It seemed that whatever item Mark Shurtleff pointed to in his office, it held a story of second chances.
There’s the twice-autographed Arnold Friberg painting. The once-confiscated and then-returned Golden Spike desk ornament commemorating completion of the Transcontinental Railroad in Utah. And then there’s the Aztec Eagle medal — bestowed on him by then-President Vicente Fox of Mexico in 2006 and the highest honor that government can give to a non-Mexican.
It was all being packed up Thursday morning — mover Jose Chavez preparing to bubble-wrap the medallion ensconced in a display case — as Shurtleff finished out the last of his days as Utah attorney general.
Shurtleff asked Chavez if he knew the story of what happened to the medal. Of course, Chavez didn’t. Of course, Shurtleff was going to tell it to him.
Shurtleff, dressed in tan parachute pants, a black shirt and sneakers, told Chavez that after he got it, he took it to a friend in Springville to have it framed.
"Guess what happened?" Shurtleff asked. "It was stolen. Someone broke into the studio. They stole La Águila Azteca."
"Oh crap," Chavez said, studying the encased ornament.
"So, it was gone for two years," Shurtleff said. "And I didn’t want to tell Mexico because I’d be like ‘Can I get another one because mine got stolen?’ I thought they’d be mad at me."
The other two movers packing boxes had slowed down to listen in. Shurtleff smiled at the growing audience.
"So they say Mexico is dangerous but it got stolen in Springville, Utah," Shurtleff said. "So, two years later — two years — I get a call from the man saying he came to work one morning and found a paper bag on the front step of his shop. Águila Azteca was in there."
The attorney general was still smiling. Chavez gave it another look and began wrapping it up. The movers began rolling 12 years of his life out the door on dollies and into storage. For the first time in a long time, Shurtleff wouldn’t be an elected official. Instead, he’ll start with a law firm, splitting his time between Washington, D.C., and Utah.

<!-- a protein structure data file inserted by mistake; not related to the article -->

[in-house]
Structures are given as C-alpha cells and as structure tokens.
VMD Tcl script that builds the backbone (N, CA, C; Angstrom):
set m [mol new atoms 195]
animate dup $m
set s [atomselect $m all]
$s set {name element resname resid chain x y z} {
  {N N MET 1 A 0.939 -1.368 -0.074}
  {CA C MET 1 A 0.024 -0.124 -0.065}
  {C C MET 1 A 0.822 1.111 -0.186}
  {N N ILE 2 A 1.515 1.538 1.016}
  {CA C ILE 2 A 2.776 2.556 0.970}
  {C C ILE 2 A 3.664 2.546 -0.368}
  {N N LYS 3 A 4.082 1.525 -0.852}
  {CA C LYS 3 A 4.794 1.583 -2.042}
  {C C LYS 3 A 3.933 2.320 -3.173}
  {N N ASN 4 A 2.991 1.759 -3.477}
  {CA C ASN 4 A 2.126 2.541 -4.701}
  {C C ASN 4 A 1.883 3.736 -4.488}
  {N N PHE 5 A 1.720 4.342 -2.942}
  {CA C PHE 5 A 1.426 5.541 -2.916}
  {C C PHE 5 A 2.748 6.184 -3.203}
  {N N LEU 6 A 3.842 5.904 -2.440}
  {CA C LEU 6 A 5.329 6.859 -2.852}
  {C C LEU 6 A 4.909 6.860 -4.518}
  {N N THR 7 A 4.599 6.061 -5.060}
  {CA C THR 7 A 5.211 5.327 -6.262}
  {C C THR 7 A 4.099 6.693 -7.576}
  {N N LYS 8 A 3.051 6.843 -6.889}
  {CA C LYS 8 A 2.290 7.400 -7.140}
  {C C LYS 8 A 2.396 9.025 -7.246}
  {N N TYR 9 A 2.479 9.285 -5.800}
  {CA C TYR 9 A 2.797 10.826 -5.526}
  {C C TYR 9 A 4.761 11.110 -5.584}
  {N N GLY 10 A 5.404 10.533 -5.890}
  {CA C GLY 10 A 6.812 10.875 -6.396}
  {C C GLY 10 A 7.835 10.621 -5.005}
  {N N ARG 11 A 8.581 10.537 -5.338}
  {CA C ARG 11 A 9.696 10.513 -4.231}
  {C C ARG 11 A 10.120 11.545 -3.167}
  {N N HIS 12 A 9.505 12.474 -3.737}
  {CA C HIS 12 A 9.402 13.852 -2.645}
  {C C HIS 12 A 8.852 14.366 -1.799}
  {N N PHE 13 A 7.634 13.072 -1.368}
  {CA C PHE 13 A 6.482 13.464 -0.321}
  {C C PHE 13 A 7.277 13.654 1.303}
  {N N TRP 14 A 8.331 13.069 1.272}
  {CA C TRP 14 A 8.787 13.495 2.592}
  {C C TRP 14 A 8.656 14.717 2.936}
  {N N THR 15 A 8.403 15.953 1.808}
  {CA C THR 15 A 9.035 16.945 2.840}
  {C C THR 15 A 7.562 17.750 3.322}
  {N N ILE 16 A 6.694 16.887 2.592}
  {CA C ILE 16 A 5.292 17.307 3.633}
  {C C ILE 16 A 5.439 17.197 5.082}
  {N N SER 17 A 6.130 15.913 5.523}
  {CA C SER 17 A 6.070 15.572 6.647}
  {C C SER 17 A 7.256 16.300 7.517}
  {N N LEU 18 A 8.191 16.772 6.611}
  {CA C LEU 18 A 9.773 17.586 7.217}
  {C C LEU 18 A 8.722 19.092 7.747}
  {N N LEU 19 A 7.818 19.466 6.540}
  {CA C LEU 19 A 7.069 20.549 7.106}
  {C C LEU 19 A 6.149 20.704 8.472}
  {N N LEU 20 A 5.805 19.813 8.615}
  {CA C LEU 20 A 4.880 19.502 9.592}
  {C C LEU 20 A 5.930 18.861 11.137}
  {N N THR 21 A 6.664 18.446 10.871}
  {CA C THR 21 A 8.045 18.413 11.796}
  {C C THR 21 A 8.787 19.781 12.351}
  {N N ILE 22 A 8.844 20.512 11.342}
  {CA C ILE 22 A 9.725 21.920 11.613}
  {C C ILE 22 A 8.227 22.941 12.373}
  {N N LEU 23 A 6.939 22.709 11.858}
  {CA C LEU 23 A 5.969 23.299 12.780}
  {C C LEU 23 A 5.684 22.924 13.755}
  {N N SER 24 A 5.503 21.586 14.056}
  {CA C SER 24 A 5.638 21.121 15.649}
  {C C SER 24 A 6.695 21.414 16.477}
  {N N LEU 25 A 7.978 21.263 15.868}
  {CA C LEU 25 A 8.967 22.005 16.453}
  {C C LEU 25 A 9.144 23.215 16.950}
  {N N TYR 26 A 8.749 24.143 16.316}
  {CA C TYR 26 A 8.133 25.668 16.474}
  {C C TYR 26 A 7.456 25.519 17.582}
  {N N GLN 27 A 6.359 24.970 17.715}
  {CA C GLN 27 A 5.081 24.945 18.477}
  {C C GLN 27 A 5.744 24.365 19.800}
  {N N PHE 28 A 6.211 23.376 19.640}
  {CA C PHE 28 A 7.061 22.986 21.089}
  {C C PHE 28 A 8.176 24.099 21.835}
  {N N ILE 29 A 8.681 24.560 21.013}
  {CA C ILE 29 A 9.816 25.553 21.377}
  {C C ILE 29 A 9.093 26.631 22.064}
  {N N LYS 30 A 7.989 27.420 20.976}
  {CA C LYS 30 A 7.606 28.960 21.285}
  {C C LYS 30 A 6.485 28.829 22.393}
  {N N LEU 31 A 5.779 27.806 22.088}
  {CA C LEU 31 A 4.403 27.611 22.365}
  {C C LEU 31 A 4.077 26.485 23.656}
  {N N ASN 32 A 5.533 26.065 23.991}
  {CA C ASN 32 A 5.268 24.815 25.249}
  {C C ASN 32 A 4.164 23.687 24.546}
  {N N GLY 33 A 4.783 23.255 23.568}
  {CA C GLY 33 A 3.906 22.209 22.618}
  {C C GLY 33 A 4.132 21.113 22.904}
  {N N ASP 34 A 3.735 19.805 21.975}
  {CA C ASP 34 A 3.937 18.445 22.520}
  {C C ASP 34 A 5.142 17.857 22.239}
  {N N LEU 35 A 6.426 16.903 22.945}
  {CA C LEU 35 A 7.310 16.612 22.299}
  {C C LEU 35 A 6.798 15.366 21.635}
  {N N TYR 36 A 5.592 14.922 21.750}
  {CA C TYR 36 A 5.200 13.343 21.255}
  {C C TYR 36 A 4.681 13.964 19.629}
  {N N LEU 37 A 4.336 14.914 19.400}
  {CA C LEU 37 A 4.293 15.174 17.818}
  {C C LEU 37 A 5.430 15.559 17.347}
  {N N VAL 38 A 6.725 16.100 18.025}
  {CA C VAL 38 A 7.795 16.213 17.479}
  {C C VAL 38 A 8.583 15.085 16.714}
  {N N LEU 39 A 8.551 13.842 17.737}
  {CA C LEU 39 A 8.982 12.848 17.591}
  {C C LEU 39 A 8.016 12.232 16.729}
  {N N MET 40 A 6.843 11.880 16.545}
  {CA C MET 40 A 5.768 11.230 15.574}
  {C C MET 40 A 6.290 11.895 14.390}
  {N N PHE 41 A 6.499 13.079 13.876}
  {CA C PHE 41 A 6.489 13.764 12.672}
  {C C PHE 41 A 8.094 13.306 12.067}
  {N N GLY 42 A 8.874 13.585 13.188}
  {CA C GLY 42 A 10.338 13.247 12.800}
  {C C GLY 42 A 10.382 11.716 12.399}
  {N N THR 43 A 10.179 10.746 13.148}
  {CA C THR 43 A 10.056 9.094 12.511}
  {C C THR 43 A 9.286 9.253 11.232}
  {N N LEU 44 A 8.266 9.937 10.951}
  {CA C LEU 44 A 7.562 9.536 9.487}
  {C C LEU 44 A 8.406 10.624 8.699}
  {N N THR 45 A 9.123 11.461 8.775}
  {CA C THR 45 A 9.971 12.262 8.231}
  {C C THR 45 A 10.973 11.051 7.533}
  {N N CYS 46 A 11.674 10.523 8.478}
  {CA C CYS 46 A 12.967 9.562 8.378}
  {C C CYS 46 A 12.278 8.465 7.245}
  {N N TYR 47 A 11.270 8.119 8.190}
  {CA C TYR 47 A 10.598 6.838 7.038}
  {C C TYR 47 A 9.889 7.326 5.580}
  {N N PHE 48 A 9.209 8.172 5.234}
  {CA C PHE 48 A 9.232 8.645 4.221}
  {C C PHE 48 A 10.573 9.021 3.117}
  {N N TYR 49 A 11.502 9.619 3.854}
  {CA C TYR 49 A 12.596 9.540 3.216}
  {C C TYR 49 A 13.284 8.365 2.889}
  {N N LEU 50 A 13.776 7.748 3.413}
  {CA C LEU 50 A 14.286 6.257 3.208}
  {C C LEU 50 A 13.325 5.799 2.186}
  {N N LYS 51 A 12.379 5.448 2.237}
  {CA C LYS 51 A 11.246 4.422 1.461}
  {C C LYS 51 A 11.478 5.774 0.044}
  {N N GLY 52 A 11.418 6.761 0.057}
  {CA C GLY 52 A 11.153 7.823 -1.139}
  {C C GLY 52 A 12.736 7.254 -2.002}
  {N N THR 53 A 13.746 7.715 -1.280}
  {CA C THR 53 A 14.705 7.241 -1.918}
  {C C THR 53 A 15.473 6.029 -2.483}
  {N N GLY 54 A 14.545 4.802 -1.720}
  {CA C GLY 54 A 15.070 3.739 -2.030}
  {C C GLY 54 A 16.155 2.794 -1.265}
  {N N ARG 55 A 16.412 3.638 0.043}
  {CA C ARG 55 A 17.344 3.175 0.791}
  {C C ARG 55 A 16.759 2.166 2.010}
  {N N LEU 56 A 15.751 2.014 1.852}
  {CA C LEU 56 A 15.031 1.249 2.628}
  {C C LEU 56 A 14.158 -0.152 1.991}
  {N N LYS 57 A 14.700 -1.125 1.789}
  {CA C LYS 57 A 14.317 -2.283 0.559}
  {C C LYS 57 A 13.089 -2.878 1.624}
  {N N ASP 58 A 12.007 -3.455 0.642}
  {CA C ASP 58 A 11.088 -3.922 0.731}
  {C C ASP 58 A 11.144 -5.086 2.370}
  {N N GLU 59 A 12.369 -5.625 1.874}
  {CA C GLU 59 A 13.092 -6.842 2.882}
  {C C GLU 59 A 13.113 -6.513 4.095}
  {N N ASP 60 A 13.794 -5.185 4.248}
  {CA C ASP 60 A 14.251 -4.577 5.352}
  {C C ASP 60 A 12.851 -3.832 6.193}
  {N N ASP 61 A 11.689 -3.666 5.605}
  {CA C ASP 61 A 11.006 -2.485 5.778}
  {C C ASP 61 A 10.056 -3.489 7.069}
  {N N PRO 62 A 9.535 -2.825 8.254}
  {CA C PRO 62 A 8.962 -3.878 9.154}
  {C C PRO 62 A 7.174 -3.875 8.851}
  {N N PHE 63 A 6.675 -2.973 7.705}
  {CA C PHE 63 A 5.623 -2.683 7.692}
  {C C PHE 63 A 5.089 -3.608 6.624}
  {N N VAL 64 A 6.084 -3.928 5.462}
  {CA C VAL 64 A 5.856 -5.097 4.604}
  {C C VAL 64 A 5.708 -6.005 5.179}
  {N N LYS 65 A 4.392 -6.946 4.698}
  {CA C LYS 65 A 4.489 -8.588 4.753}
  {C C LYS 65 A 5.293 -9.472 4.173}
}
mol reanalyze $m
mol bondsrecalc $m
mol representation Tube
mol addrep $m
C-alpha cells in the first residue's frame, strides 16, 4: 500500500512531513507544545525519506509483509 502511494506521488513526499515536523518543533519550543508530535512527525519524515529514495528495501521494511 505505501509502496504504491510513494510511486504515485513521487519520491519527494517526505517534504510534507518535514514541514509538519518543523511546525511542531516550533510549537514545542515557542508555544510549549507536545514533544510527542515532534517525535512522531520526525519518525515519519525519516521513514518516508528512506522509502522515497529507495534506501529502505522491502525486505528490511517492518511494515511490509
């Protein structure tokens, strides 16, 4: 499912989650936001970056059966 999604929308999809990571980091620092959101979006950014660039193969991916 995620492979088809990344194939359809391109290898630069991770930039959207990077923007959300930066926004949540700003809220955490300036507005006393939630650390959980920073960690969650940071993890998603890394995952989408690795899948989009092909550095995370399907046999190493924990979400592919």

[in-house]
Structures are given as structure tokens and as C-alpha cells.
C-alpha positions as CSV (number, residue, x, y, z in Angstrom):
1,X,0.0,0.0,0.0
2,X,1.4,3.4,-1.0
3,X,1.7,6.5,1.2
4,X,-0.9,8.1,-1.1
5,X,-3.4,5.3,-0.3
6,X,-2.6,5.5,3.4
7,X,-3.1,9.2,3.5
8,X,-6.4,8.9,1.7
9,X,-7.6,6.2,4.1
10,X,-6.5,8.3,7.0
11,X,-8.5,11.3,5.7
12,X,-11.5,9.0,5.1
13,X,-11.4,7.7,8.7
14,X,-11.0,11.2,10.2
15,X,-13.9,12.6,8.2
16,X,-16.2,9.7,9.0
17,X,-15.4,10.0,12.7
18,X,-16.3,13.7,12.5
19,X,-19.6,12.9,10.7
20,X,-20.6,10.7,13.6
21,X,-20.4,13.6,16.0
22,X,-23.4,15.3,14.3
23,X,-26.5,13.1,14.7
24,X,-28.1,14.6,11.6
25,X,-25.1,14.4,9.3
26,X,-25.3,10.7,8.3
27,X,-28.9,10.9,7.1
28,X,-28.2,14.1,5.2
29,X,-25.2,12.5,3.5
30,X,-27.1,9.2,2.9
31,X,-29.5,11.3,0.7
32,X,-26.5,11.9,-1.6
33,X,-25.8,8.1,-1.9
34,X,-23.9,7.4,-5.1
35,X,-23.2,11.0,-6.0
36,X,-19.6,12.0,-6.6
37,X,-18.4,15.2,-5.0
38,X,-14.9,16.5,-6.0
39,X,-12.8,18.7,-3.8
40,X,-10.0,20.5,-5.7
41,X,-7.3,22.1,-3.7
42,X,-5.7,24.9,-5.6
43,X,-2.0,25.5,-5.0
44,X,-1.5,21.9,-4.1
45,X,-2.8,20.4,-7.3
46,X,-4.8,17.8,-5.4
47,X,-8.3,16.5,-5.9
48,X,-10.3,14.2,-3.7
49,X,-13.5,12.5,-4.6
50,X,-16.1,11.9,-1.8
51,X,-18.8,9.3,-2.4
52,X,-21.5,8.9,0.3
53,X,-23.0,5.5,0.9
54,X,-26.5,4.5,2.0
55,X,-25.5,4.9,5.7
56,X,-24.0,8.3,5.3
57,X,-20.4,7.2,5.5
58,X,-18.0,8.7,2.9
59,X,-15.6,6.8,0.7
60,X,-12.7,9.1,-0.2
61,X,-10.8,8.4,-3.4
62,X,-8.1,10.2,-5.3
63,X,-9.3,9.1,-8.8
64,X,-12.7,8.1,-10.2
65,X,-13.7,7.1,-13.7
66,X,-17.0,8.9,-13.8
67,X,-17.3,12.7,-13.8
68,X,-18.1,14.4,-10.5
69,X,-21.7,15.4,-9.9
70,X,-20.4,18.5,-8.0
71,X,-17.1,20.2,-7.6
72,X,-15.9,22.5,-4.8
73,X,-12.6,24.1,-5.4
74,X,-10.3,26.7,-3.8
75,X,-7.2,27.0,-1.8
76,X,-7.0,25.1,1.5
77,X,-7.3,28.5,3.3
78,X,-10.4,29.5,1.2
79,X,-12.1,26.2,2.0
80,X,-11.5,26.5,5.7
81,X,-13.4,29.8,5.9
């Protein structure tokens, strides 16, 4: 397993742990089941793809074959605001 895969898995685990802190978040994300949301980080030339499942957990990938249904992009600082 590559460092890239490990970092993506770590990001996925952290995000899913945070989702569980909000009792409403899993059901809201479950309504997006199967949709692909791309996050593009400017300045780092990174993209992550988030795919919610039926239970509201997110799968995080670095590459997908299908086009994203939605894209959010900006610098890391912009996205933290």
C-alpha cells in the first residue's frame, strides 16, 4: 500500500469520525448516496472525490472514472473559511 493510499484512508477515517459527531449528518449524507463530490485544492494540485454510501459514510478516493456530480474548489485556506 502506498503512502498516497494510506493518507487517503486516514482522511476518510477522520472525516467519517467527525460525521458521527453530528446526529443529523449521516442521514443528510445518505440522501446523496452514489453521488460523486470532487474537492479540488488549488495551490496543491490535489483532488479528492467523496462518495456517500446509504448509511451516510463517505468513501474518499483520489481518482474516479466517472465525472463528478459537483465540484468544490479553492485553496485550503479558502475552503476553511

"I’m a little nervous," he said. "Will I be any good in private practice?"
Shurtleff’s style » When Attorney General-elect John Swallow is sworn in Monday, Utah will get as deep a contrast in styles as one can imagine from the post’s new occupant.
Swallow is a taciturn, reserved man who eschews the public eye. The 55-year-old Shurtleff, by comparison, can seem like a reality television star prone to polarizing audiences the moment he speaks.
In his three terms, Shurtleff has been prolific and controversial on Twitter, outspoken against conservatives in his own party on gay rights and immigration, enraged at critics and media questioning ethics amid his fundraising prowess and very public about his recoveries from a motorcycle crash that smashed his leg and a diagnosis of advanced colon cancer.
That last one, coming in 2010, shattered his sense of immortality.
"It was a shock. Motorcycle accidents, 25 surgeries — busted my sternum and ribs — I’ve done a lot of stuff like that. Scuba diving, jumping out of planes — but I never thought I could be killed," Shurtleff said. "It never entered my mind. But then the doctor says you have a 50 percent chance of dying without chemo. Really? What is [the chance of survival] with chemo? He says, ‘Maybe 60 [percent].’ What? Sixty? I want to hear 90. It was an eye-opener. Yeah, I’m mortal."
It was during that cancer treatment that Shurtleff tapped out one of several tweets that dogged him and, at one point, had his staff confiscate his smartphone and limit his social media interactions for a while.
Debra Brown was convicted in the 1993 murder of 75-year-old Lael Brown and was sentenced to life in prison. But a judge in 2011 found her factually innocent of the crime and, from his hospital bed, Shurtleff tweeted.Next Page >
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